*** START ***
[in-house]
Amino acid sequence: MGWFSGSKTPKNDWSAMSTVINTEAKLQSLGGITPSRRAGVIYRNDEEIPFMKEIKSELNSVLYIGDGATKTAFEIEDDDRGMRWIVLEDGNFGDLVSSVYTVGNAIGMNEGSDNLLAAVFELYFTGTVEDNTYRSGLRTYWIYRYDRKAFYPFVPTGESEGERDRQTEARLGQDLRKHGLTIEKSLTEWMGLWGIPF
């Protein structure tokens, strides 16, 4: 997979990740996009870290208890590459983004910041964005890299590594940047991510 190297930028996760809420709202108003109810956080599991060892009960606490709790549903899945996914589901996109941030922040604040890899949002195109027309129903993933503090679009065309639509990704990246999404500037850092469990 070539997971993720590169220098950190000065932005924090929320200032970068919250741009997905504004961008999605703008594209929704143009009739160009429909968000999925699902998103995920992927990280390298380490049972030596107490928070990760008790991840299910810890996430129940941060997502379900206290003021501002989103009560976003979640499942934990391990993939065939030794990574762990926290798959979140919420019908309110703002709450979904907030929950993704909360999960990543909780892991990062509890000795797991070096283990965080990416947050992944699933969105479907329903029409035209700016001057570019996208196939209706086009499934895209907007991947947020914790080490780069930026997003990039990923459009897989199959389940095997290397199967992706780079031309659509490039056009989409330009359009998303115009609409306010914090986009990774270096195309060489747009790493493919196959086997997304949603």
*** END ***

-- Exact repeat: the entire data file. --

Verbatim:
[in-house]
Amino acid sequence: MGWFSGSKTPKNDWSAMSTVINTEAKLQSLGGITPSRRAGVIYRNDEEIPFMKEIKSELNSVLYIGDGATKTAFEIEDDDRGMRWIVLEDGNFGDLVSSVYTVGNAIGMNEGSDNLLAAVFELYFTGTVEDNTYRSGLRTYWIYRYDRKAFYPFVPTGESEGERDRQTEARLGQDLRKHGLTIEKSLTEWMGLWGIPF
């Protein structure tokens, strides 16, 4: 997979990740996009870290208890590459983004910041964005890299590594940047991510 190297930028996760809420709202108003109810956080599991060892009960606490709790549903899945996914589901996109941030922040604040890899949002195109027309129903993933503090679009065309639509990704990246999404500037850092469990 070539997971993720590169220098950190000065932005924090929320200032970068919250741009997905504004961008999605703008594209929704143009009739160009429909968000999925699902998103995920992927990280390298380490049972030596107490928070990760008790991840299910810890996430129940941060997502379900206290003021501002989103009560976003979640499942934990391990993939065939030794990574762990926290798959979140919420019908309110703002709450979904907030929950993704909360999960990543909780892991990062509890000795797991070096283990965080990416947050992944699933969105479907329903029409035209700016001057570019996208196939209706086009499934895209907007991947947020914790080490780069930026997003990039990923459009897989199959389940095997290397199967992706780079031309659509490039056009989409330009359009998303115009609409306010914090986009990774270096195309060489747009790493493919196959086997997304949603």